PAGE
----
YouTube video

Israeli society “lives in denial” more than any other society, says Haaretz columnist Gideon Levy, referring to the suffering the occupation of Palestine causes

Story Transcript

AARON MATÉ: It’s The Real News. I’m Aaron Maté. At a meeting with President Trump in Washington, Israeli Prime Minister Benjamin Netanyahu said the main topic was, “Iran, Iran, Iran.” But at home in Israel, Netanyahu was being discussed much differently. As he met with Trump, a third close confidant turned against Netanyahu in a widening corruption probe. Nir Hefetz, known at Netanyahu’s spin doctor, agreed to hand over recordings of Netanyahu and his wife, Sarah, as part of the at least three criminal cases against him.
Well, before this news broke, I sat down with the veteran Israeli journalist, Gideon Levy, a columnist for Haaretz. We spoke in Washington ahead of the annual APEC Summit, which Netanyahu attended before going on to the White House and meeting President Trump. Now, Levy was in town to give the keynote address at a counter-APEC Summit. And I began by asking him about Netanyahu’s domestic troubles.
Many of Netanyahu’s opponents think that this will lead to his downfall. Do you think that they have reason to be optimistic?
GIDEON LEVY: They have reason to be optimistic if you really think that after Netanyahu, Israel will go to a new way with a new horizon and a new policy. I’m not one of them. I think that Benjamin Netanyahu has to resign, I think it will apparently happen. It’s a question of time and it might take more time because this man is not going to resign by himself. But by the end of the day, one should ask himself, what’s next? And unfortunately, the candidates who are going to replace him are not very promising either.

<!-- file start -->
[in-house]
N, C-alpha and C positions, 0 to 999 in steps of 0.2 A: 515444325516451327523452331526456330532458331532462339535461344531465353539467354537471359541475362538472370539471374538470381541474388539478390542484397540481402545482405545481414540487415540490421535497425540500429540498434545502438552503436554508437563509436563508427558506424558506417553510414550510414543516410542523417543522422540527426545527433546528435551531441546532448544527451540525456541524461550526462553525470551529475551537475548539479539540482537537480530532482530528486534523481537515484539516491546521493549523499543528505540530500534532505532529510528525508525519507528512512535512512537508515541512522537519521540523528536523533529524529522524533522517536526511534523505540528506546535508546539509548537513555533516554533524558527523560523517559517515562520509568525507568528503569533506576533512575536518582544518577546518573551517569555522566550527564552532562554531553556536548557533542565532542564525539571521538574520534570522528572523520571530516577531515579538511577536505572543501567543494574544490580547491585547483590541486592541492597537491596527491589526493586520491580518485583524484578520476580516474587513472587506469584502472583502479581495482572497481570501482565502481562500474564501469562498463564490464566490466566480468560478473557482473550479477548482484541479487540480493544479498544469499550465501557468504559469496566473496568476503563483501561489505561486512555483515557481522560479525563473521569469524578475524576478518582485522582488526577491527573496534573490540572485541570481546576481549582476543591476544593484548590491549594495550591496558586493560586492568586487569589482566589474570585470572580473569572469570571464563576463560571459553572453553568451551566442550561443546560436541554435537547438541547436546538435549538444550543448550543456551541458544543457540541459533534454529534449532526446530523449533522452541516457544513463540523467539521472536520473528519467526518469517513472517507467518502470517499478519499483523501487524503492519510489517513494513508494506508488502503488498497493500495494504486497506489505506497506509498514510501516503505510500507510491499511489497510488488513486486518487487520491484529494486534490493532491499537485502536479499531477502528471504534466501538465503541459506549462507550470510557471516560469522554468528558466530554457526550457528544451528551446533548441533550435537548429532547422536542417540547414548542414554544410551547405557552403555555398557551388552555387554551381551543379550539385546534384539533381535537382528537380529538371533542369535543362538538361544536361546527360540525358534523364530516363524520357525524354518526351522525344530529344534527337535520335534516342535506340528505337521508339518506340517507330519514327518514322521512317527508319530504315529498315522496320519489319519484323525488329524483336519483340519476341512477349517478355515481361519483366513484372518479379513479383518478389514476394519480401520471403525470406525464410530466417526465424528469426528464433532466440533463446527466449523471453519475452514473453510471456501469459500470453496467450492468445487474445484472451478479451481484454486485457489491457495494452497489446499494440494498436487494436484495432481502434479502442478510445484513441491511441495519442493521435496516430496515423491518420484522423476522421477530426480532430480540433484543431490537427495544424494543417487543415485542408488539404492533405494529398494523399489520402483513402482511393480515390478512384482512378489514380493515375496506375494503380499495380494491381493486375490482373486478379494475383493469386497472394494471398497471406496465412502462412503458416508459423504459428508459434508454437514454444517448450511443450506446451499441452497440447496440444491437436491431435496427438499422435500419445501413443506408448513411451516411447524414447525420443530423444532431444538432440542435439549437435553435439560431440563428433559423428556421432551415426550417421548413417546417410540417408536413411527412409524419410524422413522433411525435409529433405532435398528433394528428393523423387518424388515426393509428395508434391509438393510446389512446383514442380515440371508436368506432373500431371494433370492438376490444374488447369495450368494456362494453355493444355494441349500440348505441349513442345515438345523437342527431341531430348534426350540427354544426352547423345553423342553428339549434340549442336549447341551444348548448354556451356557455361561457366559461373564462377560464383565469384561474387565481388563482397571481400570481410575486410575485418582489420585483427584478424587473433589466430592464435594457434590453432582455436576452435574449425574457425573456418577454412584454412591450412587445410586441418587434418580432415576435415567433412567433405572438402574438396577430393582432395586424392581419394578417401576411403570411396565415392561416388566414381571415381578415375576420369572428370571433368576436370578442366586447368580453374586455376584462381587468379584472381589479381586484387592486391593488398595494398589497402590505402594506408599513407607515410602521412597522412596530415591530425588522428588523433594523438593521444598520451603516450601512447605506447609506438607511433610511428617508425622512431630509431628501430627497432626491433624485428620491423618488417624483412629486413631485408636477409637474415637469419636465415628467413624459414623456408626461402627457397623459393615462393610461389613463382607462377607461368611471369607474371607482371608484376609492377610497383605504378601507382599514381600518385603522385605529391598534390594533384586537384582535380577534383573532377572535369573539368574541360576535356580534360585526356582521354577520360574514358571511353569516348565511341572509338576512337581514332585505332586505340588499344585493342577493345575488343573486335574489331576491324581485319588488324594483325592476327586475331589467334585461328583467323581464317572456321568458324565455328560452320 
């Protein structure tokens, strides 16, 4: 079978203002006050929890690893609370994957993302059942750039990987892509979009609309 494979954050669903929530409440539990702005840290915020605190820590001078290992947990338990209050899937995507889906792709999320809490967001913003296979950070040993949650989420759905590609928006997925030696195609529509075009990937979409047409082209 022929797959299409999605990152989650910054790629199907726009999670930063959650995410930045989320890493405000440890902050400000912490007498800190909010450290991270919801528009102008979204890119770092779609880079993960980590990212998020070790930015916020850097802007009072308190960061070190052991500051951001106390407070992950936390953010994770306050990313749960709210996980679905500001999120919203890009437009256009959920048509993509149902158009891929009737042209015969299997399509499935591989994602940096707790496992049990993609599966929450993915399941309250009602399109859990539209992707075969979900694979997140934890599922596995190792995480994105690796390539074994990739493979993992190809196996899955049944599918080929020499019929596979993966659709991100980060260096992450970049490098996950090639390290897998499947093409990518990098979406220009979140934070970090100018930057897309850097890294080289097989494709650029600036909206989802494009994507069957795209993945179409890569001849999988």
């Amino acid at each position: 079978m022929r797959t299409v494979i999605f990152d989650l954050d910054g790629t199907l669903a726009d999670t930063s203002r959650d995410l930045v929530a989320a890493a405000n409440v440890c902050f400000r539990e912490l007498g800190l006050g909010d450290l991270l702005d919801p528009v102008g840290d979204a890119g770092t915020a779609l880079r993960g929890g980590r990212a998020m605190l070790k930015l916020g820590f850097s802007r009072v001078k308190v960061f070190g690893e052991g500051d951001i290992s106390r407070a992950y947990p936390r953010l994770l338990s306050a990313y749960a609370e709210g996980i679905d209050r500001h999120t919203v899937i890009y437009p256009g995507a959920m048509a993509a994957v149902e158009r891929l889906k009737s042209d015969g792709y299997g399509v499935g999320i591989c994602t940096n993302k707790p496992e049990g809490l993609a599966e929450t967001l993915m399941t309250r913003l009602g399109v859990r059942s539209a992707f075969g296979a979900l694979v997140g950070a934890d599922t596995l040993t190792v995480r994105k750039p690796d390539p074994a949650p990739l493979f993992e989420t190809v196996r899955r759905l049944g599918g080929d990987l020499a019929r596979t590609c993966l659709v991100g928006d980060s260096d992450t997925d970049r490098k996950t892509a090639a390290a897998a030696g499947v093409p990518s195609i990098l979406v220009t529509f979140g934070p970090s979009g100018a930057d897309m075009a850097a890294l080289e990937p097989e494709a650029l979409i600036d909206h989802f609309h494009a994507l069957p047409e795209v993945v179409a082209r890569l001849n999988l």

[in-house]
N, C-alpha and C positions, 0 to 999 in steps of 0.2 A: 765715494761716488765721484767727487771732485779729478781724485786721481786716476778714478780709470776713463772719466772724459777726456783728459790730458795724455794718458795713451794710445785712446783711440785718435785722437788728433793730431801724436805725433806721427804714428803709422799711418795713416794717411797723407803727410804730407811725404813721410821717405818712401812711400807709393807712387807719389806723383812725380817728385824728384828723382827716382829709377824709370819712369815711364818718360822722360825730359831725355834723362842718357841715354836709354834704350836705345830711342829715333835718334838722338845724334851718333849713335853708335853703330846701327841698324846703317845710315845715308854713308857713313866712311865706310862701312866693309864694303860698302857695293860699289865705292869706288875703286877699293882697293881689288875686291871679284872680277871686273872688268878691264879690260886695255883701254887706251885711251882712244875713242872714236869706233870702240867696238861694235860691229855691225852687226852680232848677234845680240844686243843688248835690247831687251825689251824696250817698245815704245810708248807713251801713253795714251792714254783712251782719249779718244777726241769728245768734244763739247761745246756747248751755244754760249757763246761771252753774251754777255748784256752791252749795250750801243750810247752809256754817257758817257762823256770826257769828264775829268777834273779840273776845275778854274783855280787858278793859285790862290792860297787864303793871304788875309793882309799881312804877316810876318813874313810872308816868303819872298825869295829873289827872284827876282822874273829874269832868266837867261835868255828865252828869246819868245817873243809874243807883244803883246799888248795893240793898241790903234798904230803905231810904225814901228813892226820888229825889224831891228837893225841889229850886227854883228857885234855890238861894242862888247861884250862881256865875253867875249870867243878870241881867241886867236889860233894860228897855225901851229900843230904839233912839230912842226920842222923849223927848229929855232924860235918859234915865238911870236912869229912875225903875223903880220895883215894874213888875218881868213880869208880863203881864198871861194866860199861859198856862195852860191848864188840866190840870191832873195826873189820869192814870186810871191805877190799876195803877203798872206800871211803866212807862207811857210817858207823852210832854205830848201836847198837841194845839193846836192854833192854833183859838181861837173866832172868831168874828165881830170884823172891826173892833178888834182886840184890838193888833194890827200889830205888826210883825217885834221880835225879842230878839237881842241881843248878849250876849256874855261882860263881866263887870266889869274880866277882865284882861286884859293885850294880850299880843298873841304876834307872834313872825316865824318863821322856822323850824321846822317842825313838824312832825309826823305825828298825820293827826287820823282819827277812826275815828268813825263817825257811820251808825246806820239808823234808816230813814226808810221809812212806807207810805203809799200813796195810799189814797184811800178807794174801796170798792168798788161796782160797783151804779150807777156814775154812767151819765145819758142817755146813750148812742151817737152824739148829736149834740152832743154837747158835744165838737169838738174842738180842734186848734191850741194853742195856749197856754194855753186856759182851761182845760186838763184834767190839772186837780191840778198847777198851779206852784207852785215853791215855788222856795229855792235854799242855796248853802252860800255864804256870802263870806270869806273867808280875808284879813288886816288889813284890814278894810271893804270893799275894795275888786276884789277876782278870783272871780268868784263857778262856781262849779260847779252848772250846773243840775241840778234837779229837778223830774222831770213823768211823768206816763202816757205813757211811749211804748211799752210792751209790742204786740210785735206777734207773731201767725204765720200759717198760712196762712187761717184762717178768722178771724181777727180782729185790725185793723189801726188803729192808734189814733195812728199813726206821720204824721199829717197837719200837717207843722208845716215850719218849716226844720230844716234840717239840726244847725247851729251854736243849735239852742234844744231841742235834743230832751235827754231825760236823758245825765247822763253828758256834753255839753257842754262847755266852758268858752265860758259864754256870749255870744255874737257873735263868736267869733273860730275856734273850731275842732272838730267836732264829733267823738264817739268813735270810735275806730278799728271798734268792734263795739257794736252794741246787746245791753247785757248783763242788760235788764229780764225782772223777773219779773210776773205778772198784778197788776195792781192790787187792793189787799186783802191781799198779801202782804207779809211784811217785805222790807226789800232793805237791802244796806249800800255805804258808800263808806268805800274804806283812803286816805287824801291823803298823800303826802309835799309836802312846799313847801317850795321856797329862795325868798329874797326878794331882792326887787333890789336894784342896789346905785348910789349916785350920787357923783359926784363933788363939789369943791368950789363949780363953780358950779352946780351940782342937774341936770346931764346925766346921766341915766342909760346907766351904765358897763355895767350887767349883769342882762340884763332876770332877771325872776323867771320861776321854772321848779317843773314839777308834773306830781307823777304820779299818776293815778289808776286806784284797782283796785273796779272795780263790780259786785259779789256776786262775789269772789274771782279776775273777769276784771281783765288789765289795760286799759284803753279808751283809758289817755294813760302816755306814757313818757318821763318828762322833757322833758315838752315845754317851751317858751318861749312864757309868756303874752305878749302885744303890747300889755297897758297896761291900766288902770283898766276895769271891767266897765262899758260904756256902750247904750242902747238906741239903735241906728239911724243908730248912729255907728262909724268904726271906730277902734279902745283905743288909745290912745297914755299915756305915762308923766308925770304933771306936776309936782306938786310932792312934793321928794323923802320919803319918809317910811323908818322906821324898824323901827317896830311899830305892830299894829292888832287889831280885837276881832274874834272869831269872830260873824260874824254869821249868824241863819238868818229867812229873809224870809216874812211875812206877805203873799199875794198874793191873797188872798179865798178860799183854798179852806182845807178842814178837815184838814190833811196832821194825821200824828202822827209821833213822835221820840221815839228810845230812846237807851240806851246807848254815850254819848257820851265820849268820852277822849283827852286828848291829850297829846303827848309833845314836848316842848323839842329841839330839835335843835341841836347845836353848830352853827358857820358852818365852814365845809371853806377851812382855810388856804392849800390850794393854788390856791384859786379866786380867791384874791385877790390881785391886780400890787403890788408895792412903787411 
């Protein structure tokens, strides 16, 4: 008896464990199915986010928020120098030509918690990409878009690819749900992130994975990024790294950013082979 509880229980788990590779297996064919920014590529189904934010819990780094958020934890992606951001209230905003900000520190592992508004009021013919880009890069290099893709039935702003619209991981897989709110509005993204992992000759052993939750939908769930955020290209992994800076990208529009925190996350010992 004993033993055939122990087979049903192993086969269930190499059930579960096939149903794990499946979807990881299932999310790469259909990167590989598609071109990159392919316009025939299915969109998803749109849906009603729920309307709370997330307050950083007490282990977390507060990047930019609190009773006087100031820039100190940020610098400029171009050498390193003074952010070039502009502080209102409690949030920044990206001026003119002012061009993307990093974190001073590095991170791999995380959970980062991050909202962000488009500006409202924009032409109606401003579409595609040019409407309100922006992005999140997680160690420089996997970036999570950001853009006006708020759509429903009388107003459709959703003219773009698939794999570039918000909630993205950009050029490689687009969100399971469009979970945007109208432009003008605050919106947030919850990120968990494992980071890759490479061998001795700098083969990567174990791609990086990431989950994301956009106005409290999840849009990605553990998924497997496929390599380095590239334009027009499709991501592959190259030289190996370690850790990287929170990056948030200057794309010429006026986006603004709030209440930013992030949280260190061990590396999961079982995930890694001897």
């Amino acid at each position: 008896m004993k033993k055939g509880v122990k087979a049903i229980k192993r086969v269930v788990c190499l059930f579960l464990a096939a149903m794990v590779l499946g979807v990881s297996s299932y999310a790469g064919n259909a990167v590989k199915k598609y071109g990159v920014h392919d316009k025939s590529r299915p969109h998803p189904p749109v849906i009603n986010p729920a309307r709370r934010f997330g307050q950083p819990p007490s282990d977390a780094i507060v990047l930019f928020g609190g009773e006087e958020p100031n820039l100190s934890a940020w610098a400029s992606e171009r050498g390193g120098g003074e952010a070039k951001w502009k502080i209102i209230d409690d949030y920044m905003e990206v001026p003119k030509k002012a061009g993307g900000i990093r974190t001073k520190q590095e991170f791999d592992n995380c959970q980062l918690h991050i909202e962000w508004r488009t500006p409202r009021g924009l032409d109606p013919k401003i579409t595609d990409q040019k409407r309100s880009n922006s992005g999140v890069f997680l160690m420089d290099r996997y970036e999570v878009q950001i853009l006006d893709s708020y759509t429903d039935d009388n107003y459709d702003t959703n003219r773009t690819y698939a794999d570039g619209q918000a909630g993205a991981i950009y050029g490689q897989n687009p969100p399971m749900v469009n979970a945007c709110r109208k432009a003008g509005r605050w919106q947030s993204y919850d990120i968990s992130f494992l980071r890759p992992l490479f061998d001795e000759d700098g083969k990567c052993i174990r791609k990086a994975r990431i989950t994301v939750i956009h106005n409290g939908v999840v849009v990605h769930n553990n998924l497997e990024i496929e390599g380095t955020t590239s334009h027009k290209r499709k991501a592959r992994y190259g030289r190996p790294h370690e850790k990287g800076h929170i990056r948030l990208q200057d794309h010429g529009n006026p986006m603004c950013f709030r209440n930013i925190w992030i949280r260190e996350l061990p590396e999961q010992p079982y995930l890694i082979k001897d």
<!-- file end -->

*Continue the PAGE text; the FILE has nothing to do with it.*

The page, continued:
AARON MATÉ: Why do you say that?
GIDEON LEVY: Because by the end of the day in Israel, there is no Israeli statesman who really understands that the occupation is the core issue, and putting an end to the occupation is crucial for the future of Israel. Israel and its politicians are dealing with minor issues and corruption is not minor. But the real corruption of Israel is the occupation, not this stealing cigars and champagne. So, you should fight the small corruption, but when it’s becomes the exclusive battle, then it’s a reason for worry.
AARON MATÉ: Can you explain that gap between the reality of the occupation and the reality inside Israel, where as you say, it’s not even on the agenda?
GIDEON LEVY: I cannot recall one society which lives in such denial like the Israeli society. Anyone who comes over can’t believe it, in which denial we live there in Tel Aviv, in Jerusalem, in Haifa and other places. The occupation is totally not on the table anymore. Nobody deals with it, nobody cares about it as if this big elephant which sits in our room, does not sit there because we don’t look at it. And by the end of the day, anyone who comes from the outside is amazed because the occupation is still a big issue all over the world except of one world and one place in the world, Israel. In Israel, the occupation is not such a big deal. As a matter of fact, it’s not even an issue. Many even deny that there is an occupation, as many deny that there is a Palestinian people. This is unbelievable.
AARON MATÉ: In your speech today, you talked about the Israeli mentality, what you think underpins this ability to ignore the suffering of the people literally right next door, and which their government is causing, their government is occupying. What is that force? What is in the Israeli psyche that allows them to dismiss Palestinian human rights and to just ignore the issue?
GIDEON LEVY: That’s the only way to maintain the occupation because you and me know that the Israelis are not monsters. They’re normal people by and large. It’s very hard to live or just be in peace with the reality, like the reality in the occupied territories, with all the brutality, the racism, the militarism, the way you handle human beings like garbage. It’s very hard to live in peace with this when it is on a daily basis half an hour away from your home.
So, Israel heads, defends itself with some kind of walls, walls of denial. And the media is the main actor in creating those walls of denial. And we just live in denial, denying there is a Palestinian people, denying there is an occupation, denying that international law implements on the occupied territories, denials that the Israeli Army is committing crimes on a daily basis, and creating ourself a bubble in which we feel protected. We don’t ask too many questions and have very little moral doubts. Only like this you can maintain an occupation for 50 years.